Wendell Potter on The Ed Show

CMD's Senior Fellow on Health Care, Wendell Potter, appeared on the Ed Show (MSNBC) to talk about the "charm offensive" insurance companies have put on by saying that they will allow parents to keep their kids covered up to age 26, while in truth they are declaring war on children in the U.S. A new provision of the health care reform legislation becomes active on September 23 which would make it illegal to drop insurance coverage for children with pre-existing conditions. In advance of the provision coming into effect, though, insurance companies in at least four states are refusing to write policies on children altogether. Wendell says the insurance industry is "dominated by a cartel of big insurance companies that are more beholden to Wall Street than to the children of the United States." The bottom line, Wendell says, is that we cannot trust these companies. "Do not believe anything they are saying ... We have a very evil system. These companies really cannot do the right thing." Here's the link to the video of Wendell on MSNBC.


As a very recent former health insurance industry insider, I can tell you that what Wendell Potter stated is absolutely true. The company I worked for decided to no longer accept child-only applications effective July 1, 2010. We were advised that this would take place in May 2010. Hence, they found a way to exclude children "legally." Another shady practice that has been put in place since July is for families who have a child with a pre-existing condition. This family's premium will skyrocket and may be completely unaffordable to the family. Please keep in mind that this is for individual health insurance coverage, not for those of us who are fortunate enough to have group insurance benefits through an employer. The individual market is a very, very different world from the group or employer-sponsored insurance that most Americans have. It is truly an evil system and after several years, I could no longer justify working in it.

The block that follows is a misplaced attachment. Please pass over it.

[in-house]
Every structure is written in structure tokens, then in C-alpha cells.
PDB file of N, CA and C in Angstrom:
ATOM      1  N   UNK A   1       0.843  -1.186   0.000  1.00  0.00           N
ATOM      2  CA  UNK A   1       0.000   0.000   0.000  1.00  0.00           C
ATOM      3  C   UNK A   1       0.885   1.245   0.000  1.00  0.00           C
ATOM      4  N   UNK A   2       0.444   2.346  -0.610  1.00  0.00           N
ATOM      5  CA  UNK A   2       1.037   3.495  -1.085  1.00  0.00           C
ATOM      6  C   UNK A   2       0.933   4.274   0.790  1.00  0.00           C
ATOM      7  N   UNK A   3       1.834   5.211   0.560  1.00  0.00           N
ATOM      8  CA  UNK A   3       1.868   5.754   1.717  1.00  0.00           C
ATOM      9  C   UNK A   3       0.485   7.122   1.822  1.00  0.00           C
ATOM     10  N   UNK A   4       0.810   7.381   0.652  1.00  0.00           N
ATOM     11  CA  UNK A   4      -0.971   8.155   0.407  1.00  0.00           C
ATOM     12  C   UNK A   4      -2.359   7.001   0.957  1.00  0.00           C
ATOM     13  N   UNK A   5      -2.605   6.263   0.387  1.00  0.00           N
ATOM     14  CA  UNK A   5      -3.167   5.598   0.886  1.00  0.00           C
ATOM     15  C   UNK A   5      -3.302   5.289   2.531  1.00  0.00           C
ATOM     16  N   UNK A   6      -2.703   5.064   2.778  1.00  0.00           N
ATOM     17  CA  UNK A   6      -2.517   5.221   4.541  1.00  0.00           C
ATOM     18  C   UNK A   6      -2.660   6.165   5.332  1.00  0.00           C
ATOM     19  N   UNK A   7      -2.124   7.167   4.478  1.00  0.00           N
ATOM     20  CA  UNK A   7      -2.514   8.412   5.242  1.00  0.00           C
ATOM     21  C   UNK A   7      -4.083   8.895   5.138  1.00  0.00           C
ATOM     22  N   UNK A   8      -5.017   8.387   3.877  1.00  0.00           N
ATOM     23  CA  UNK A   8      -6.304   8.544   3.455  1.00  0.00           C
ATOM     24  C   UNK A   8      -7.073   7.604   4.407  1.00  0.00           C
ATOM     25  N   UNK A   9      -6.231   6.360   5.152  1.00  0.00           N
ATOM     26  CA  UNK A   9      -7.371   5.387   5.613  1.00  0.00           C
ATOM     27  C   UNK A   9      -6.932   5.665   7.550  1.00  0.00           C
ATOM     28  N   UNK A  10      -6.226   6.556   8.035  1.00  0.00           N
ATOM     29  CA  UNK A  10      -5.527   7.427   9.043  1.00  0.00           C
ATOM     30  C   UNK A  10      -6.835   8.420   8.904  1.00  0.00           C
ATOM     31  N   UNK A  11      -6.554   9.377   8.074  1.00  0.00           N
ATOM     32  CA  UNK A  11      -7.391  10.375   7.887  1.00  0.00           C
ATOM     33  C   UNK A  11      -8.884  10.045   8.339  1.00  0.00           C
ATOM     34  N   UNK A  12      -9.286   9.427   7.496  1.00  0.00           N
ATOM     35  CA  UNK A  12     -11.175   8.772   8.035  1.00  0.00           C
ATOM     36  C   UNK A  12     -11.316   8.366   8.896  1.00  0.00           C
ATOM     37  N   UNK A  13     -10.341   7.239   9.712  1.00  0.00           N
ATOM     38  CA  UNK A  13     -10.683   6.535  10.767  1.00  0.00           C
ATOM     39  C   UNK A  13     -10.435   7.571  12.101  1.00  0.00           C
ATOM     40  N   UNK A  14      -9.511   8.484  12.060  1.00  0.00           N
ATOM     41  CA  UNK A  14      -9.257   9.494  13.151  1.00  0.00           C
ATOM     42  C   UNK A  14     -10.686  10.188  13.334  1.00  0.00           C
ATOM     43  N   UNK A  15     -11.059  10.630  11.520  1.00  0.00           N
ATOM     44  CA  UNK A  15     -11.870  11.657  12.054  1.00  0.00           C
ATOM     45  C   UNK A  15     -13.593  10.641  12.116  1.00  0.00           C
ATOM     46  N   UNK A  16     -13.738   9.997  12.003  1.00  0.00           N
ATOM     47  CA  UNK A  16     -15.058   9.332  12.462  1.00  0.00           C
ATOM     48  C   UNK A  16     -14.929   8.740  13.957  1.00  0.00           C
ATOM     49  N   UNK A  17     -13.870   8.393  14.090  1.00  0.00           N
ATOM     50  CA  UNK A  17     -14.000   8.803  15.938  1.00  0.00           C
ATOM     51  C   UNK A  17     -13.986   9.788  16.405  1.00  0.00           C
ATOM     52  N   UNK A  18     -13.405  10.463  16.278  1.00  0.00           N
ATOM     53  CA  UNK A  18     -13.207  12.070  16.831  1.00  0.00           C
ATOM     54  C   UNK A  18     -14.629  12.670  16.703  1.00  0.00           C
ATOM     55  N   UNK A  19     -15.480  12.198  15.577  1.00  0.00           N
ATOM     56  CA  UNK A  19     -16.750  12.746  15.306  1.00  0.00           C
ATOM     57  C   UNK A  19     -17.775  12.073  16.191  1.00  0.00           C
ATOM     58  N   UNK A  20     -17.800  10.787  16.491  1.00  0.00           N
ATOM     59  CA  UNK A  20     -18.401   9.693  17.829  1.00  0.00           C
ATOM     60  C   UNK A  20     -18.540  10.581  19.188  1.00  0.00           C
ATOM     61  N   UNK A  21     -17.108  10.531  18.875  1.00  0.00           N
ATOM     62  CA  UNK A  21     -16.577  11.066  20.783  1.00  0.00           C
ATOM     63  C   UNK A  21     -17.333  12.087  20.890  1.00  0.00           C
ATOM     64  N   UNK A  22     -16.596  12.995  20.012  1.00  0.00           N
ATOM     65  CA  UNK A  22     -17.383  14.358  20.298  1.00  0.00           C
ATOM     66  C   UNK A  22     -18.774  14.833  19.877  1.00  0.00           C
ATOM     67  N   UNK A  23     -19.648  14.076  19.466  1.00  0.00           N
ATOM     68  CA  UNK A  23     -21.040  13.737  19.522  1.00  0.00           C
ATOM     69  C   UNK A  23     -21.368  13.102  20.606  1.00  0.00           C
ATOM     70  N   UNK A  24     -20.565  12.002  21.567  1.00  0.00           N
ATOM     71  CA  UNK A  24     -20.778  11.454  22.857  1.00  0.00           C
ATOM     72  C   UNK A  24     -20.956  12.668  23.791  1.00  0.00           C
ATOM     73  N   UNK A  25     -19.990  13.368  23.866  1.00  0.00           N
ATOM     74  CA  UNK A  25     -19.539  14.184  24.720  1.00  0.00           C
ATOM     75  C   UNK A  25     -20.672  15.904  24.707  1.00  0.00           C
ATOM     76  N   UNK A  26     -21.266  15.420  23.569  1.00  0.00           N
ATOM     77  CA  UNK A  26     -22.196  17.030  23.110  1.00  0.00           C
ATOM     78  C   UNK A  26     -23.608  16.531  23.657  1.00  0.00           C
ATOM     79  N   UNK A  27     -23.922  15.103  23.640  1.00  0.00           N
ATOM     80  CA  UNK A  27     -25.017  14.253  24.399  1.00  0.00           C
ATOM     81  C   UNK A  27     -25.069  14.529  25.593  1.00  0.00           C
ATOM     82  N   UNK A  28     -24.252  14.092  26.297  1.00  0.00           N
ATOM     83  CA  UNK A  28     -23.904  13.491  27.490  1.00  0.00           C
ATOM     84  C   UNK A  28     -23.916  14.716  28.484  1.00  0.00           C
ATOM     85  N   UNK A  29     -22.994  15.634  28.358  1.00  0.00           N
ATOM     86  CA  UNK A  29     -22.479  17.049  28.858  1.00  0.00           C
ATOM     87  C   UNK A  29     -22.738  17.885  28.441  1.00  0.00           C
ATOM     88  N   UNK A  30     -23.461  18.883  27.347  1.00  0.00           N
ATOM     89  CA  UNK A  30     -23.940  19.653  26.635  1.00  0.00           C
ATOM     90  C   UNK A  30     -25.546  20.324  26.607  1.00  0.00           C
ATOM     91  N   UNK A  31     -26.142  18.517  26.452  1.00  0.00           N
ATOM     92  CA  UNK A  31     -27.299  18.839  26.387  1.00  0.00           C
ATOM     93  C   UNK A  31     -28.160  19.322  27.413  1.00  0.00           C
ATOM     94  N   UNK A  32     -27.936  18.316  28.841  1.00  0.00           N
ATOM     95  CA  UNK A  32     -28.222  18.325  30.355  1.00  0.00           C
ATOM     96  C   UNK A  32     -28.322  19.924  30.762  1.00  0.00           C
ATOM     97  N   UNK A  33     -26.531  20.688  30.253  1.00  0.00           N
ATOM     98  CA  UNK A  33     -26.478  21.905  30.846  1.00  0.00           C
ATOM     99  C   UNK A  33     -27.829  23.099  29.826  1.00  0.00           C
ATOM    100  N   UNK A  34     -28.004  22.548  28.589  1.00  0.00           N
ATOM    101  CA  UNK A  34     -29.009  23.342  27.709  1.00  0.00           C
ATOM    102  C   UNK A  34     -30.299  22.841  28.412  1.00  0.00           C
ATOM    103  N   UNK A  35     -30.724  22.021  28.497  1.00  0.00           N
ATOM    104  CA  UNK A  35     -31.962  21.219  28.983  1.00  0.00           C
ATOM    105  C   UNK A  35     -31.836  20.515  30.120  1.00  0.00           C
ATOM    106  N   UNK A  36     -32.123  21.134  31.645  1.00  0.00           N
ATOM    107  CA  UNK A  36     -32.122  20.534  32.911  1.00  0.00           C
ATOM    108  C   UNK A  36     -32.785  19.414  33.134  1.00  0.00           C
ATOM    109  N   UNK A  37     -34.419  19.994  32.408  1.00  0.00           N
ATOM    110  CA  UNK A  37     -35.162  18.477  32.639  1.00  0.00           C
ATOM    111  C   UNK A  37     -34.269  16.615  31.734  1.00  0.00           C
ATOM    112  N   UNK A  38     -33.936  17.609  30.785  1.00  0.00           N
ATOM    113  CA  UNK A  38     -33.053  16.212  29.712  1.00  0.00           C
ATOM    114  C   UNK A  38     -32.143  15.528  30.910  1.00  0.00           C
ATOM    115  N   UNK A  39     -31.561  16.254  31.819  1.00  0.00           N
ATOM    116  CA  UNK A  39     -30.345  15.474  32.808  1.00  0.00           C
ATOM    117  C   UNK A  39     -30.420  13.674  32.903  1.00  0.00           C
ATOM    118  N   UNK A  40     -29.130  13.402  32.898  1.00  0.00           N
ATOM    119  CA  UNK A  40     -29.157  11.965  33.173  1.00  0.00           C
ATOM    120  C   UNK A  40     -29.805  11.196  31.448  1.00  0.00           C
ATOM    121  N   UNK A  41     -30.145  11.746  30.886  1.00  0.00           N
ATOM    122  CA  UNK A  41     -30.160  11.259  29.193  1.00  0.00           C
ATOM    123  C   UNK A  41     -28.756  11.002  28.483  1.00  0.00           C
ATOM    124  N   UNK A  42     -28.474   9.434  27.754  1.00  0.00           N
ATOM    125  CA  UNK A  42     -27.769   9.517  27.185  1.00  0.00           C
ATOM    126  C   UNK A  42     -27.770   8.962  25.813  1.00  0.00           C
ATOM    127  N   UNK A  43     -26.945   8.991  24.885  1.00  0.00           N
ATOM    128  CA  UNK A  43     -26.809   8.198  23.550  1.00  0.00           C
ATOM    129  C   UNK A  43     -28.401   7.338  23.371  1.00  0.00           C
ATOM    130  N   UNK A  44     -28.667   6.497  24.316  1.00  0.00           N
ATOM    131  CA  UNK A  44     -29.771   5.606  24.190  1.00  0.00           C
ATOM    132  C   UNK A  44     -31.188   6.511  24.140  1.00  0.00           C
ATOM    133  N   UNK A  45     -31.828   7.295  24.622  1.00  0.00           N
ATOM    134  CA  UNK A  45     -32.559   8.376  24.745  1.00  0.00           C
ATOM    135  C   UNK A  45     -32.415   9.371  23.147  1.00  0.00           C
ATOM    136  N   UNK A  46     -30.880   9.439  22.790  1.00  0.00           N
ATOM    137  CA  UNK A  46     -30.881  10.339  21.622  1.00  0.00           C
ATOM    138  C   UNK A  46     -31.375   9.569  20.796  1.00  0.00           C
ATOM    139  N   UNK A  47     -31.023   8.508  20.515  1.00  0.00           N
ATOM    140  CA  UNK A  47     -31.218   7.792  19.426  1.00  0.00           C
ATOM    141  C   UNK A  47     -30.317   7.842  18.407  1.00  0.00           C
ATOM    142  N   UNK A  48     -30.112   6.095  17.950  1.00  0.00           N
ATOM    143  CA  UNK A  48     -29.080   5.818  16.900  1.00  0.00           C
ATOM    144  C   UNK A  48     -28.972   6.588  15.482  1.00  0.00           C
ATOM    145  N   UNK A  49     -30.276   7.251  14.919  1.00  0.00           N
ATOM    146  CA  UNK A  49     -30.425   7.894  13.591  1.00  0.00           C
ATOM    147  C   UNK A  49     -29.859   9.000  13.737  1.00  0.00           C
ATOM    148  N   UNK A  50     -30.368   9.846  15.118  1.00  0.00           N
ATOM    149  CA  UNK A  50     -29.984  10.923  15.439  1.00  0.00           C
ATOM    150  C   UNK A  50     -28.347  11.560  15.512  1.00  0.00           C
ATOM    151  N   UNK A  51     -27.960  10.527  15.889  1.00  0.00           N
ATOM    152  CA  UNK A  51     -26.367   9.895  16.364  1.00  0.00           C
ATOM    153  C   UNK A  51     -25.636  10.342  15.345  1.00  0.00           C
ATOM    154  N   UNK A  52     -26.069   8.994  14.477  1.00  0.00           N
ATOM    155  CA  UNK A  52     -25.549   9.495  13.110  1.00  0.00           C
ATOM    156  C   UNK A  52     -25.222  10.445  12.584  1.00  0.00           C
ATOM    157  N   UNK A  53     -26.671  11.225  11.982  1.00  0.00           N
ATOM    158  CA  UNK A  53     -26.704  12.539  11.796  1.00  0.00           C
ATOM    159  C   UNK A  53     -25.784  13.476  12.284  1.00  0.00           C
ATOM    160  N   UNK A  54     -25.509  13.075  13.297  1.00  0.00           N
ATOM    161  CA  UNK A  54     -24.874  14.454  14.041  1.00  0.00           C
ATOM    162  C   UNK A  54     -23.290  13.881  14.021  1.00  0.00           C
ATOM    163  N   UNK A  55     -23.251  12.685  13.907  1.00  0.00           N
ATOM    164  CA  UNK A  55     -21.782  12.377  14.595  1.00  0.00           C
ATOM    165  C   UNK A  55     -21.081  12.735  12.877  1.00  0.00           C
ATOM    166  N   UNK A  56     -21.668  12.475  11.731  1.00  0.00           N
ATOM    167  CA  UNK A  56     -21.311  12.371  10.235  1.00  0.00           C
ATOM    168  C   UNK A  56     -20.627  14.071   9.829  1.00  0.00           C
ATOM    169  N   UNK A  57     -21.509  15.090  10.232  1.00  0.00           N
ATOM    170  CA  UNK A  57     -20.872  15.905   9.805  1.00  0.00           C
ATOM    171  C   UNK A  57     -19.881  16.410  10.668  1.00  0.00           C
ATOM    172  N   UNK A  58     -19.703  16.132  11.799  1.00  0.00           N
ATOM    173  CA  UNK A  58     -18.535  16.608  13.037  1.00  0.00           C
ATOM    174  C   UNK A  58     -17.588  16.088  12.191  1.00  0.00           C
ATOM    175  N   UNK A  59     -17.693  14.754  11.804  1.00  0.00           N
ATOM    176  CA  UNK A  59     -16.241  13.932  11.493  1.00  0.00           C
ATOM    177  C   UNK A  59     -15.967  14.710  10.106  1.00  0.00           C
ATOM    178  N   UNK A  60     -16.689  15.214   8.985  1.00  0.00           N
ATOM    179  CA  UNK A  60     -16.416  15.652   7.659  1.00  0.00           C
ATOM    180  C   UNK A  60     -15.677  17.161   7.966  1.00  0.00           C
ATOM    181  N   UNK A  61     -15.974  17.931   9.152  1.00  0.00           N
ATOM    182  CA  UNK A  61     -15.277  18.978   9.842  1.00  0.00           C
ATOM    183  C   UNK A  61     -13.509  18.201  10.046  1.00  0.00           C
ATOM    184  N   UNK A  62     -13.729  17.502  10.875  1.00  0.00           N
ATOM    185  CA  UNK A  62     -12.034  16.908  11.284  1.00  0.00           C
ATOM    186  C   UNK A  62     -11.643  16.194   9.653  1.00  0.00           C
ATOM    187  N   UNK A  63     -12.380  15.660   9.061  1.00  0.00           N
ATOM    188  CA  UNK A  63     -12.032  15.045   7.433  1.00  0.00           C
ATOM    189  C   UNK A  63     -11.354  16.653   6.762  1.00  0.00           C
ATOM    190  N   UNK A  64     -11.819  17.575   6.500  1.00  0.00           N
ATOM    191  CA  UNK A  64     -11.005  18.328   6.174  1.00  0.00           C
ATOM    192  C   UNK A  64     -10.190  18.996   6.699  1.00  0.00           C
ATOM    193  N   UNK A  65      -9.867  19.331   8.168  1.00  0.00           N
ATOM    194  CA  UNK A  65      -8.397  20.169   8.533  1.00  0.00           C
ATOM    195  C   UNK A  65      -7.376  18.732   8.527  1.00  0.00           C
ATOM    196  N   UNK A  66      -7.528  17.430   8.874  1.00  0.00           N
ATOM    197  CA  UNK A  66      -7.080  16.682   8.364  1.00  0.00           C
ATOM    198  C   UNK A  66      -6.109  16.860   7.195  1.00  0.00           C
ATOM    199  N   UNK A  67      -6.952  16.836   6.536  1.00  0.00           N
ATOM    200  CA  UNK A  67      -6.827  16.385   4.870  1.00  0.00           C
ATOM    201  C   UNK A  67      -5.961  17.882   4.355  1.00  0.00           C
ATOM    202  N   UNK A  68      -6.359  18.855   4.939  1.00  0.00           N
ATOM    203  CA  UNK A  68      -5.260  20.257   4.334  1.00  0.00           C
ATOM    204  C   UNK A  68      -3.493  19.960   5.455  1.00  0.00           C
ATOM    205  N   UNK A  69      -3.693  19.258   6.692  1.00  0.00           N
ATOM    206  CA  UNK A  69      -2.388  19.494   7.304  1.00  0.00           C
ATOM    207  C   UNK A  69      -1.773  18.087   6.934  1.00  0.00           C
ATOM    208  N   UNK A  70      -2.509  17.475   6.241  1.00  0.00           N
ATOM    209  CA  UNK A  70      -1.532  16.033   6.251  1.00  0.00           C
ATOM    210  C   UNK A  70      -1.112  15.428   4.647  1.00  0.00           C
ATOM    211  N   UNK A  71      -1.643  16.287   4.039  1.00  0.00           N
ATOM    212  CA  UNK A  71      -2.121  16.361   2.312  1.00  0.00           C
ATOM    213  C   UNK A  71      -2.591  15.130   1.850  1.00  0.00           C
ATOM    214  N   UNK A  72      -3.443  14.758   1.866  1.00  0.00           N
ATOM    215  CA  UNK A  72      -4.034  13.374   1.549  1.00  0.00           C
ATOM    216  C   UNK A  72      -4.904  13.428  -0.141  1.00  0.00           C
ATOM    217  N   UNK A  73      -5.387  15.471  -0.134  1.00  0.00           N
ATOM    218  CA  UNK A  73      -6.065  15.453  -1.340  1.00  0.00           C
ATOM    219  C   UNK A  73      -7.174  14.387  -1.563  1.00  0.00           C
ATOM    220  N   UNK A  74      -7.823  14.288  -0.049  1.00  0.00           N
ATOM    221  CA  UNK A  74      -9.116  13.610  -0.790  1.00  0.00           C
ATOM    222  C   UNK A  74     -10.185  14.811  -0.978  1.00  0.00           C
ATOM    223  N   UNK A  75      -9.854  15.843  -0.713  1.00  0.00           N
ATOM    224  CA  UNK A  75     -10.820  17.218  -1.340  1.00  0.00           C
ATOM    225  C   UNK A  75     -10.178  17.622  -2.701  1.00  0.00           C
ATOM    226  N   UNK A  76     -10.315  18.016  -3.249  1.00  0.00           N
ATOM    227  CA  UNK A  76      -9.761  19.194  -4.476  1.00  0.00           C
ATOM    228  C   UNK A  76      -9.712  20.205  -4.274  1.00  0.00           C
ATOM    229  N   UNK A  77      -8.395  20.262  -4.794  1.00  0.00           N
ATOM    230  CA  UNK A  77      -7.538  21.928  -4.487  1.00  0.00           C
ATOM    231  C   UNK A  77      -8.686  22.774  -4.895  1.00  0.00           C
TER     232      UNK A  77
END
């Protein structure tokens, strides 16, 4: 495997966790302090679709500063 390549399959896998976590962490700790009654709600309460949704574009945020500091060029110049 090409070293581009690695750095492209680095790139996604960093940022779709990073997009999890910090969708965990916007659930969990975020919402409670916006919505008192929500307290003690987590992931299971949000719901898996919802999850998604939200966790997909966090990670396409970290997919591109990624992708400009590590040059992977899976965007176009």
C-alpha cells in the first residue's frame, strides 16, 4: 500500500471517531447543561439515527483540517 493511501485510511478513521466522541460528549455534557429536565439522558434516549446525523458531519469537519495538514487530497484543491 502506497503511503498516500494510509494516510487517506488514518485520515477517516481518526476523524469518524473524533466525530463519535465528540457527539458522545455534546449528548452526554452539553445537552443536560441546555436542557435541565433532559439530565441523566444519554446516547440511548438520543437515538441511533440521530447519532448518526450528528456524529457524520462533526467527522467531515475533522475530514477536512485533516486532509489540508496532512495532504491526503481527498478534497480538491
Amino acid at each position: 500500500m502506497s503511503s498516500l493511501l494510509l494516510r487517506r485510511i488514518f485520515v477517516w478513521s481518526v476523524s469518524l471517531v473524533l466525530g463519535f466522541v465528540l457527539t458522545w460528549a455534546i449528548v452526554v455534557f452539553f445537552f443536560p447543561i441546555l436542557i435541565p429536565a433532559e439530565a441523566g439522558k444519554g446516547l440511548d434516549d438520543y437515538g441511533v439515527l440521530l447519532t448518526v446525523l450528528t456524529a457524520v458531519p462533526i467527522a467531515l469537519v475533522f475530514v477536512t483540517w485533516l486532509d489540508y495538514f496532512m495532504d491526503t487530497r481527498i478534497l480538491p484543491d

I'd like to hear a little more on the practical effects of insurance companies not insuring children and raising rates for families of kids with pre-existing conditions. If I had no dependents, I might opt for one of these no-kids companies. But might that mean that the pool of insured people in one of these plans weighs heavier toward upper age groups, and ergo, higher premiums to cover their ever-increasing health care costs? I'd keep shopping. Conversely, those companies that refuse to write kids would be losing a large pool of healthy customers (unless there are more kids falling off bikes, etc, than I'm aware of), and, in the process, their parents (young to middle aged adults, with, presumably the biggest payout going to maternity bills) Can no-kids companies sustain the practice over time? Or is this a short-term ploy to scare health reform supporters? Is this a problem 'the market will solve'? Or will the law itself bring these companies into compliance? (I'm really not sure of the enforcement aspects of the reform law, so will appreciate info from anyone who has facts.) Ultimately, I favored, and still do, universal, single-payer health care that works well for other developed countries. Hopefully, when we've seen a few improvements from this first phase of reform, voters will feel freer to look at how other countries (e.g. Canada) do it, and to listen less to the scare talk that has kept the US's first effort far short of what it could have been.

If Wendell really believes "These companies really cannot do the right thing," why did he support the Obama health care plan, which cements health insurance companies in place as America's "health providers"? Why did he back off his support of national health care? I was so excited about him before, but now he's lost all credibility with me.

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